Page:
A fine IE time saver
This trick allows to copy the url of a target image in a web page. You can do this for any anchor link by right-clicking and choosing
Copy shortcut. This copies the target url in your clipboard. And if this link encloses an image, this copies the target url, regardless the image.
What now if what you want is the url of the image itself? When you right-click an image, there is no
Copy image shortcut option to play with. This comes to me as a necessary time saver since I find myself linking to some image every time in the weblog, at work, and so on. And I believe this is probably the kind of things that you also do more often than not.
Copy image shortcut option, I have to get right into the html source code, look for the text near the image, and hopefully will find it. All of this is not long, takes a minute, but is way unnecessary.
That's why I have built a small shortcut that adds itself in the context menu any time your right-click an image, whether it's embedded by an anchor or not. And this trick works for Internet Explorer only (and all web browsers based on the web browser control hopefully).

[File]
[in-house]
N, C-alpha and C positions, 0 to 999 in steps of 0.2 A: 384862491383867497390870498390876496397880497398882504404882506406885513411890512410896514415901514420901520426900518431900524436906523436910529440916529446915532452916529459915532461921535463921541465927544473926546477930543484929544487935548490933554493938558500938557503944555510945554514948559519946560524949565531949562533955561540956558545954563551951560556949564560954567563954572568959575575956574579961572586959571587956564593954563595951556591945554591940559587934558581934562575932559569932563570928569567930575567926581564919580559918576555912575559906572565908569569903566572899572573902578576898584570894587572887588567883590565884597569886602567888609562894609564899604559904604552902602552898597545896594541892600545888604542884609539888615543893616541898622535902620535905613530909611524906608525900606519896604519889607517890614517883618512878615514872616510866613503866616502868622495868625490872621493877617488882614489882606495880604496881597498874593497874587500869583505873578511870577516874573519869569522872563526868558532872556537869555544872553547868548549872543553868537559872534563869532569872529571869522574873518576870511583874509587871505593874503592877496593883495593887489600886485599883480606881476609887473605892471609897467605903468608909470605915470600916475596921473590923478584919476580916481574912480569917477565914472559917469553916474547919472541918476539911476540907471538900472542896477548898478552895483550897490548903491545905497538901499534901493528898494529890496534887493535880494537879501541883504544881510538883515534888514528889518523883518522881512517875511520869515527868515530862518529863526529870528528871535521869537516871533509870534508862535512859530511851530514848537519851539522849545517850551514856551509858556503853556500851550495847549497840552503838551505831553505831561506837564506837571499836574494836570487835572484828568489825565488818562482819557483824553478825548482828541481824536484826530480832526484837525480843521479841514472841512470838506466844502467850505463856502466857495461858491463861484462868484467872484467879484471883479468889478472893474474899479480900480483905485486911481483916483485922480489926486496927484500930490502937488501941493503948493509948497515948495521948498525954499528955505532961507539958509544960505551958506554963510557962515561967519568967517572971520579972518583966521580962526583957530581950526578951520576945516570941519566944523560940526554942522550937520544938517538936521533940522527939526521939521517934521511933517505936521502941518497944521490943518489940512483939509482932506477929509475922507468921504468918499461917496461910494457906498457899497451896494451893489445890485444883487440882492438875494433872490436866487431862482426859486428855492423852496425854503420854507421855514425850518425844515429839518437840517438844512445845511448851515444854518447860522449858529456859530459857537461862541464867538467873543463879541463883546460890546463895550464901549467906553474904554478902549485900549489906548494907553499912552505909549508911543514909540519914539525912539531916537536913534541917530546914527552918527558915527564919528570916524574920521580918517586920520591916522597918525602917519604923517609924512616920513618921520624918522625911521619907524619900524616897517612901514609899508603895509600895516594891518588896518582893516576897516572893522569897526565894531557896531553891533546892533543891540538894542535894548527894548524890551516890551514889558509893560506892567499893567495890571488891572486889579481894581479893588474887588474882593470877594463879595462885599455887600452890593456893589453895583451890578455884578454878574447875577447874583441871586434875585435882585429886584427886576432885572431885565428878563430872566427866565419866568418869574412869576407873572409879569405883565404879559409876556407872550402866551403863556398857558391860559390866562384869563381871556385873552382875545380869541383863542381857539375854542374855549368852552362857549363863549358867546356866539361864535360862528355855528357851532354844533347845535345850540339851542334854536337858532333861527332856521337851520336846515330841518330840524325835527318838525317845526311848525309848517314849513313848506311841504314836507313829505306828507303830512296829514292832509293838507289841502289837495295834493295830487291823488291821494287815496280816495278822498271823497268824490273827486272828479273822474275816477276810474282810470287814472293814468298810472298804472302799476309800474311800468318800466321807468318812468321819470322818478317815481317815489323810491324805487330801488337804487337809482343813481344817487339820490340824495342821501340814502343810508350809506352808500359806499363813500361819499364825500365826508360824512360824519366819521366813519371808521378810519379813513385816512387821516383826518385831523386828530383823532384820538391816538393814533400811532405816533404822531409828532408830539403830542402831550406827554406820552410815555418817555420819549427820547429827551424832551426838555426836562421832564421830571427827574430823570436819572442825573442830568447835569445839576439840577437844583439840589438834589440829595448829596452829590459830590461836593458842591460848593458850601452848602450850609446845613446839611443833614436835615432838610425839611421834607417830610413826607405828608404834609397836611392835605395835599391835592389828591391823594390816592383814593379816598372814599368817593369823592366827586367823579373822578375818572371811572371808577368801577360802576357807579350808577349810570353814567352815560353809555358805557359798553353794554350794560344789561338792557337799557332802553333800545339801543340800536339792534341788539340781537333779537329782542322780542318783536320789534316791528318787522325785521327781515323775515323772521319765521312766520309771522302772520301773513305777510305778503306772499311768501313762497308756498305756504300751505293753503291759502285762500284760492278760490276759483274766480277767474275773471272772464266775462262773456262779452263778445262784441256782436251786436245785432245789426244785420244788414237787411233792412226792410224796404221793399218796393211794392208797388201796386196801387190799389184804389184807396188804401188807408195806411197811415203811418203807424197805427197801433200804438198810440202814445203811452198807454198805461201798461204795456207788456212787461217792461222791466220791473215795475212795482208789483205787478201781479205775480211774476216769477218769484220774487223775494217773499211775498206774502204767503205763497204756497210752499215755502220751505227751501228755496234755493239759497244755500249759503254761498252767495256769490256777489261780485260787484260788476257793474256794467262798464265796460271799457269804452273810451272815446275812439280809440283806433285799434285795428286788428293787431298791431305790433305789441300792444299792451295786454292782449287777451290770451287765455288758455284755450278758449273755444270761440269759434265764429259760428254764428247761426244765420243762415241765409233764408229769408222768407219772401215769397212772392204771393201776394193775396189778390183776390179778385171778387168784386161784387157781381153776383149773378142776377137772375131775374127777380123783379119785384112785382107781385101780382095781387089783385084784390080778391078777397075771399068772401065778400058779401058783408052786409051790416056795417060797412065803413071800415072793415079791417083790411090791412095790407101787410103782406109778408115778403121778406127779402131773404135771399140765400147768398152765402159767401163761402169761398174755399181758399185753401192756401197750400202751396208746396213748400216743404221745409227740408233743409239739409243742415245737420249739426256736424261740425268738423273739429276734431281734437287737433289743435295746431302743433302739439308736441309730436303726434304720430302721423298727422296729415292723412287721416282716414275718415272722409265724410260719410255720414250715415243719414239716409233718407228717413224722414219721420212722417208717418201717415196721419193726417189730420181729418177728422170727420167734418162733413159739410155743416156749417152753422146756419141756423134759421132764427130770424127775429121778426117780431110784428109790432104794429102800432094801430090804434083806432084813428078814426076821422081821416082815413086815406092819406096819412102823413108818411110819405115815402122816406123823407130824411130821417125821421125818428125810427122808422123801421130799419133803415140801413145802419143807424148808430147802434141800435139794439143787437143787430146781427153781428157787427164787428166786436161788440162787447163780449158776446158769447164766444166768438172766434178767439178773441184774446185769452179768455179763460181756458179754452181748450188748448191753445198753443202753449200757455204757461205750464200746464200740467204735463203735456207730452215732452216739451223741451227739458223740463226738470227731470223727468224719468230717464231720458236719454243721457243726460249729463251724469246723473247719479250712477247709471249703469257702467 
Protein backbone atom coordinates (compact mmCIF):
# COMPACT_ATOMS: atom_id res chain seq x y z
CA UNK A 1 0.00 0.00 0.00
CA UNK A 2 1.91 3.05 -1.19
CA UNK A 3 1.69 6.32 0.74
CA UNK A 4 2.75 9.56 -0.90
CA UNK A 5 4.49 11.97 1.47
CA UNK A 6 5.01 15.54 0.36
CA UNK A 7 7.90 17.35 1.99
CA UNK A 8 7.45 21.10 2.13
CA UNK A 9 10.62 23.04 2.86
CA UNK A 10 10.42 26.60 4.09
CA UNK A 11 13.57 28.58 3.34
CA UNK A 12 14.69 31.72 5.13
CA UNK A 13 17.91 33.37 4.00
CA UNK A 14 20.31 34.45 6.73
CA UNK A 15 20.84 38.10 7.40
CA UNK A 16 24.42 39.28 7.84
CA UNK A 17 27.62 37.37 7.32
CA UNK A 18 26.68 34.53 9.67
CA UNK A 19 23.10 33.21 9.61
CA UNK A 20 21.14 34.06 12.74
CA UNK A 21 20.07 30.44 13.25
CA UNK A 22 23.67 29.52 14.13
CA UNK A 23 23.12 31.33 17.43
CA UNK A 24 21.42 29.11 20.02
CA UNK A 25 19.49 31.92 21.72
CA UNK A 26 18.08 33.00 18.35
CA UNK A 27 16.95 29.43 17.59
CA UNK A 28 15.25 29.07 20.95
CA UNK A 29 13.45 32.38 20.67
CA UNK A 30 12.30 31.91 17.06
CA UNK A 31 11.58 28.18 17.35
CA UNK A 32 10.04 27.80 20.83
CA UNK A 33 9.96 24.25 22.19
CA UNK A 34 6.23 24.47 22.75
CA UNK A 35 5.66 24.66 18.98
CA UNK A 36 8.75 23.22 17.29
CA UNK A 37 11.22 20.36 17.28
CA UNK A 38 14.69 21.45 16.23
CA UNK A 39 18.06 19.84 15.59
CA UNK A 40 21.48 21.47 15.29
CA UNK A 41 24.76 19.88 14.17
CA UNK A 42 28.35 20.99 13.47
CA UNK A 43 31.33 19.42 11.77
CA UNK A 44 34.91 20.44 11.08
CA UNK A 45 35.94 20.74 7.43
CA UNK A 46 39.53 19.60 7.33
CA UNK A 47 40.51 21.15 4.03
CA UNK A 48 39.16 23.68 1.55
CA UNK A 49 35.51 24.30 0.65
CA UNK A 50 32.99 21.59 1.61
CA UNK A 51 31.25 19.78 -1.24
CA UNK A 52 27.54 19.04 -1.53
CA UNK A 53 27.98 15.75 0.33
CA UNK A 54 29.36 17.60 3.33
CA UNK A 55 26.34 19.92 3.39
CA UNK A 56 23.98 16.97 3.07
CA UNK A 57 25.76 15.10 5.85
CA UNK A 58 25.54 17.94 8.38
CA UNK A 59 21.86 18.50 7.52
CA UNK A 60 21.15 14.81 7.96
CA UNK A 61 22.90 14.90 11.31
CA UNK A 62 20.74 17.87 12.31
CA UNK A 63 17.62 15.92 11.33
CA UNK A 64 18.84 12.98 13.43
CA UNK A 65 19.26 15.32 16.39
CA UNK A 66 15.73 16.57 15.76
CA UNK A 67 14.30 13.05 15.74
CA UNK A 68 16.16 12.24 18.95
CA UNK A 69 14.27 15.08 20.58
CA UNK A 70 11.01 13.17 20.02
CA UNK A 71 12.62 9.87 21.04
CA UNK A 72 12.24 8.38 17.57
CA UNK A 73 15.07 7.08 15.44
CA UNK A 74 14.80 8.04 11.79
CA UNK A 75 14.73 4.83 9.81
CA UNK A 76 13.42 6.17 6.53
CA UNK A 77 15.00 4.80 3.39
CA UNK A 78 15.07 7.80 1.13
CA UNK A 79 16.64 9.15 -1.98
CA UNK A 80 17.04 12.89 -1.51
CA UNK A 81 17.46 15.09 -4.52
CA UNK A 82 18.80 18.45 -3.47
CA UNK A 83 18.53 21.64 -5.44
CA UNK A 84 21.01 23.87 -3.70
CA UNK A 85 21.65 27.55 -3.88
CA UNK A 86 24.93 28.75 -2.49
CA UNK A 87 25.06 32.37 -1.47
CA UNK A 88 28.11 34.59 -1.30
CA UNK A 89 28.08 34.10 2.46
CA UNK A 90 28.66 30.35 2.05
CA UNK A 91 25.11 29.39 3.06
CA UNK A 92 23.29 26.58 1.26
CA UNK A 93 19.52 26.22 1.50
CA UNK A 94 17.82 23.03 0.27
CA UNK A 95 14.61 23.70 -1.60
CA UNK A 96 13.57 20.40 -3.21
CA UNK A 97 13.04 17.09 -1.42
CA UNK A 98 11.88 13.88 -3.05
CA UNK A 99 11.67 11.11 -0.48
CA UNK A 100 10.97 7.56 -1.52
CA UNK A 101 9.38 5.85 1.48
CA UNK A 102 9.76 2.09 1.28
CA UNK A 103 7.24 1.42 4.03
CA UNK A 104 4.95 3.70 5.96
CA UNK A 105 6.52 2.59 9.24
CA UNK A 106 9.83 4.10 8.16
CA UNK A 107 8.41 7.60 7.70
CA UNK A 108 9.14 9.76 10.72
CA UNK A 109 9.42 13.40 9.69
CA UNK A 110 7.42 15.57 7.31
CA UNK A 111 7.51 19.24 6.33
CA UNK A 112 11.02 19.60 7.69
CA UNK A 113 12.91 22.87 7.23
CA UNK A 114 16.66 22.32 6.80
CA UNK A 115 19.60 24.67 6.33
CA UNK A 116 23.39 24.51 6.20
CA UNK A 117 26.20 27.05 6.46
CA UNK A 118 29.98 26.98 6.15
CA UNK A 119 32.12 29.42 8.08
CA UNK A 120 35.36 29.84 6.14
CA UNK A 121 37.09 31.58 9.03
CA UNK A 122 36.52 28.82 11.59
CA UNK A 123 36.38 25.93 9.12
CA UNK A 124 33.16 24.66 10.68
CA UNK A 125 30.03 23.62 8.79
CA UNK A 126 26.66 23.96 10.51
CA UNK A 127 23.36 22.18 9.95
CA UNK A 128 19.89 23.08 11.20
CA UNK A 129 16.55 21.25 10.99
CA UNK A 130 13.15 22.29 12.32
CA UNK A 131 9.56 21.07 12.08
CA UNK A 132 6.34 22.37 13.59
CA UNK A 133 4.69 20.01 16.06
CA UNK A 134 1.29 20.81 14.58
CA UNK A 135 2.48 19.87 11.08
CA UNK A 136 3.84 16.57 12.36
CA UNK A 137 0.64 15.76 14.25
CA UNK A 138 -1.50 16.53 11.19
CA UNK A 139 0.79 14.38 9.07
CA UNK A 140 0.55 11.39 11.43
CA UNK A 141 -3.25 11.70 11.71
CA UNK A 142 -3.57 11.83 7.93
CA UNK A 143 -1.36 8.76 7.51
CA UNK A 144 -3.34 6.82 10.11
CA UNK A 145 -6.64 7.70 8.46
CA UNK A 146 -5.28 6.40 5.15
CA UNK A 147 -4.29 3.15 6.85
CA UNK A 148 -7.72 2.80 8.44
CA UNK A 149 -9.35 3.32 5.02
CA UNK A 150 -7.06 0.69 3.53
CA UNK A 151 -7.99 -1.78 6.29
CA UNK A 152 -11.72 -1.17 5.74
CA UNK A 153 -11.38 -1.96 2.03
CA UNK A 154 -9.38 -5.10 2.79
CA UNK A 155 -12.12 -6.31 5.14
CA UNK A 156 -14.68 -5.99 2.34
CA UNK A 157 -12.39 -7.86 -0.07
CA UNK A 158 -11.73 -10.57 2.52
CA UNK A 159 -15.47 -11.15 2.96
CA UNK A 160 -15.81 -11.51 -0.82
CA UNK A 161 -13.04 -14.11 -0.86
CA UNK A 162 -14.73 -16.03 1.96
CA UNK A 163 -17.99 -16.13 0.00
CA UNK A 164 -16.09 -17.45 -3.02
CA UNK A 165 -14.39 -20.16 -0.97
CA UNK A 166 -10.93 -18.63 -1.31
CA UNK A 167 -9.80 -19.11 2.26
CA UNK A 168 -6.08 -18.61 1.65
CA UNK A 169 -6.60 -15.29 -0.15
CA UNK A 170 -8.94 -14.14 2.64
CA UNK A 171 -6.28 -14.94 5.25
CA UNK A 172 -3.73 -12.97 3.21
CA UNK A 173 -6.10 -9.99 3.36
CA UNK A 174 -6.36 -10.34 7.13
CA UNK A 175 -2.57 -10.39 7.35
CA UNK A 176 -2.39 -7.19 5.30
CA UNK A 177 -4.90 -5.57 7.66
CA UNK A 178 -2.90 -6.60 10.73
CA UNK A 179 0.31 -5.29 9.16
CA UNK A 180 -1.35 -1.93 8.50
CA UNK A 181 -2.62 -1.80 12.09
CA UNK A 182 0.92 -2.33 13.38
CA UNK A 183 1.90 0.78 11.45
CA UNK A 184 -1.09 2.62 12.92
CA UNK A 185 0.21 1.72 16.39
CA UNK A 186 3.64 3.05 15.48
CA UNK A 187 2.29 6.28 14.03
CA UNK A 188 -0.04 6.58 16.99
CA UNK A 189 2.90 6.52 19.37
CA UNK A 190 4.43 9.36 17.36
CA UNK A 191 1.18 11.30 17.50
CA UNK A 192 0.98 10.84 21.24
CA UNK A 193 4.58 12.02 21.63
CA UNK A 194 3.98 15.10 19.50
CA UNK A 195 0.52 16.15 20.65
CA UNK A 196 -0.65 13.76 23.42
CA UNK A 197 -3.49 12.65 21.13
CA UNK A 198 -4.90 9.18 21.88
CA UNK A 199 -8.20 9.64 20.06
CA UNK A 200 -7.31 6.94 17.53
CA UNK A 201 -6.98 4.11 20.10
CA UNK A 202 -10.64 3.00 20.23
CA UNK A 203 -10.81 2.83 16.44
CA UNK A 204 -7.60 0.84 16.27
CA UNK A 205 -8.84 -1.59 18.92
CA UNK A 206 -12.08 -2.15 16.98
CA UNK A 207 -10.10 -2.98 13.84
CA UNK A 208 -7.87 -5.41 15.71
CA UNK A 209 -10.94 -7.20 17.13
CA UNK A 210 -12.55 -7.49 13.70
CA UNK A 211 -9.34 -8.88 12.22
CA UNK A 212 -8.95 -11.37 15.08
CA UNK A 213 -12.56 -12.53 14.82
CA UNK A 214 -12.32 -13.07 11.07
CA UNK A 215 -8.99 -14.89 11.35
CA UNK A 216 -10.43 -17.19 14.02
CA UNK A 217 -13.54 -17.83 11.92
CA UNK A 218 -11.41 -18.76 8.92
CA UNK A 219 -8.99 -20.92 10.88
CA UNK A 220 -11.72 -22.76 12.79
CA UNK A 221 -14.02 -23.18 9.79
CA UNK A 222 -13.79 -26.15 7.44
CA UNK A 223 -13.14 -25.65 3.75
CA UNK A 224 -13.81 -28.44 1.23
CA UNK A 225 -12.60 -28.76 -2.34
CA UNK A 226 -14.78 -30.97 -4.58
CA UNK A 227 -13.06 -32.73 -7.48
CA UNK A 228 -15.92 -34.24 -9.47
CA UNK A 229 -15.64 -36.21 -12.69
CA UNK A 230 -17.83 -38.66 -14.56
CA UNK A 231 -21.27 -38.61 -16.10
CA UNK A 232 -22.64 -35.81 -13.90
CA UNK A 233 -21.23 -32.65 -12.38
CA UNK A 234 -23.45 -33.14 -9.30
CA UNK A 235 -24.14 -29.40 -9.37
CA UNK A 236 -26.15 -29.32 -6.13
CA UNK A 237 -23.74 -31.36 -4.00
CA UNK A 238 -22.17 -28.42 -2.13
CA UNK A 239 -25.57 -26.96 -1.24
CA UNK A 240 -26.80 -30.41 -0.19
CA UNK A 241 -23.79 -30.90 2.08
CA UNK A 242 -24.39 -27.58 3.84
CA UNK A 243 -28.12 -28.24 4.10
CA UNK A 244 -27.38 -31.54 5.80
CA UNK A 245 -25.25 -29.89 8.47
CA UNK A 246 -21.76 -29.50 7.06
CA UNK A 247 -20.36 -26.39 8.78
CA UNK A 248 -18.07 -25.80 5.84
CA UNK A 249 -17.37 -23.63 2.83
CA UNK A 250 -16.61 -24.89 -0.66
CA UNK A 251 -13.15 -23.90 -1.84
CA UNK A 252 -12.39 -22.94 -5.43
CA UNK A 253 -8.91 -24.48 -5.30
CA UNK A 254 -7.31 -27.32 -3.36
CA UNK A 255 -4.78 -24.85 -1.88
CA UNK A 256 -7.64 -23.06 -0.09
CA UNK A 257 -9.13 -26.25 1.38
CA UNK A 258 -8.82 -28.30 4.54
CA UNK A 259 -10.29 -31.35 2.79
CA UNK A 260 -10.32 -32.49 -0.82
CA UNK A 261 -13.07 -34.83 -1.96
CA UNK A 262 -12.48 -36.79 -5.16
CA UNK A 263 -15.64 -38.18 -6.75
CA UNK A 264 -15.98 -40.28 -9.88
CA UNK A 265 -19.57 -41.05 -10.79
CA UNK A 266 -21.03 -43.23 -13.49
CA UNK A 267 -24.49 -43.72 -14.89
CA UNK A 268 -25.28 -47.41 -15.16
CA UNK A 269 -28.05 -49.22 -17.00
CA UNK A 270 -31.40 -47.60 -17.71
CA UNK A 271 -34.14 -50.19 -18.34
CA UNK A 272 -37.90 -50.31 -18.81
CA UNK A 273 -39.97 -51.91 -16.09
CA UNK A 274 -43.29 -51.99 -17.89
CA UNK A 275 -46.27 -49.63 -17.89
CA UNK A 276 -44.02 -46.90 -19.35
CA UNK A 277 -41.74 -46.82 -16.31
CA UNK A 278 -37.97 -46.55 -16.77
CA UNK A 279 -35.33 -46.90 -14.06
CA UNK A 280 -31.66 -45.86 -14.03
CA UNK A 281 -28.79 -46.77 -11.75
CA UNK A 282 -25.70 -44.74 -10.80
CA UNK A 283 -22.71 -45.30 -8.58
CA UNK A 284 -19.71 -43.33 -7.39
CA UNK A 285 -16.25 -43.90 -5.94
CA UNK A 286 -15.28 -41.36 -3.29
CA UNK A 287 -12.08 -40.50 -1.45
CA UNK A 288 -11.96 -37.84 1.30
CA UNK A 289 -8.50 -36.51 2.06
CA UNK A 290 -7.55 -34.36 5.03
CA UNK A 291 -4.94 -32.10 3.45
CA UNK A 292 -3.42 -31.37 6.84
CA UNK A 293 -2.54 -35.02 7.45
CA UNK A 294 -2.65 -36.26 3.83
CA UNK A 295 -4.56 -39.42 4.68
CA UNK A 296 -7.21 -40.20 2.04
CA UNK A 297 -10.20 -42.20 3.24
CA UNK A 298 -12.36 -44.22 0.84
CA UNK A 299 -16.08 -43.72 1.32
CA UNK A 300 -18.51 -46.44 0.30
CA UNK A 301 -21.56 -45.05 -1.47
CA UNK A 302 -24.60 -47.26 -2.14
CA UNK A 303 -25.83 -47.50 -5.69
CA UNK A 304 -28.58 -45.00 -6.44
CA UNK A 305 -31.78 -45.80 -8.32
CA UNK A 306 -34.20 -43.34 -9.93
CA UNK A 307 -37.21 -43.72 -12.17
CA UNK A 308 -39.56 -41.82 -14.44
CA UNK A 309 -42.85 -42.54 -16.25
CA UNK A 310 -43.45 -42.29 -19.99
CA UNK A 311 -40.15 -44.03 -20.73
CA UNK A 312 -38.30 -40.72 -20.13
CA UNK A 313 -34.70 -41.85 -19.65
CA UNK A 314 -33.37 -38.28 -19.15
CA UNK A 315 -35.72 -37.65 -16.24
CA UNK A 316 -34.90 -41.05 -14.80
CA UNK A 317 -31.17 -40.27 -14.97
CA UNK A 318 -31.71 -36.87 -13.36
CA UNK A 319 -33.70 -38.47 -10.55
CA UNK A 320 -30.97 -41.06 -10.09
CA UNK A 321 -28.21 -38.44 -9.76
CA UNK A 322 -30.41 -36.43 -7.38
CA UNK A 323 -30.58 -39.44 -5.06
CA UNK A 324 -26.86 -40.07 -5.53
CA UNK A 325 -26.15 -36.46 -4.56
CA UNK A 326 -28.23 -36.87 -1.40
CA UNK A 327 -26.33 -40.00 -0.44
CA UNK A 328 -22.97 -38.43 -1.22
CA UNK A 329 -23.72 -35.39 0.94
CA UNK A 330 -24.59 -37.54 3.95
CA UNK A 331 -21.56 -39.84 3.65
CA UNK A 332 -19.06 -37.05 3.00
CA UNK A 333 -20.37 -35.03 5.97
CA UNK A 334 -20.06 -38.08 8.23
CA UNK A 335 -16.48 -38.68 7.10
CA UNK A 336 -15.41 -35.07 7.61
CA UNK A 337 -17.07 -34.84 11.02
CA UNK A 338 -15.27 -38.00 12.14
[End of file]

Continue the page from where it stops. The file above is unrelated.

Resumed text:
The general extension technique is detailed in this MSDN paper.
Here is what to do :
- Open the following registry key :
HKEY_CURRENT_USER / Software / Microsoft / Internet Explorer / MenuExt
- Create a subkey named
Copy image Shortcut (or whatever name you decide to put. That's the name of the context menu option)
- In this new subkey, change the default value and make it point to an external file we are going to create later. In my case I put this :
- In this new subkey, add a DWORD value called
contexts, and assign it the value 2. This value tells Internet Explorer to add this menu option only when we right-click on an image.
- Create a new file, for instance
c:\tmp\CopyLinkShortcut.html, and put the following content in it :
var img = external.menuArguments.event.srcElement;
- Close all Internet Explorer sessions. Restart. You are done.
Please note the trick works even if the clipboard access is set to
Disabled in the Internet Explorer options. That's because our external file is a local file, and hence security access does not apply.
Stephane Rodriguez- January 10, 2004.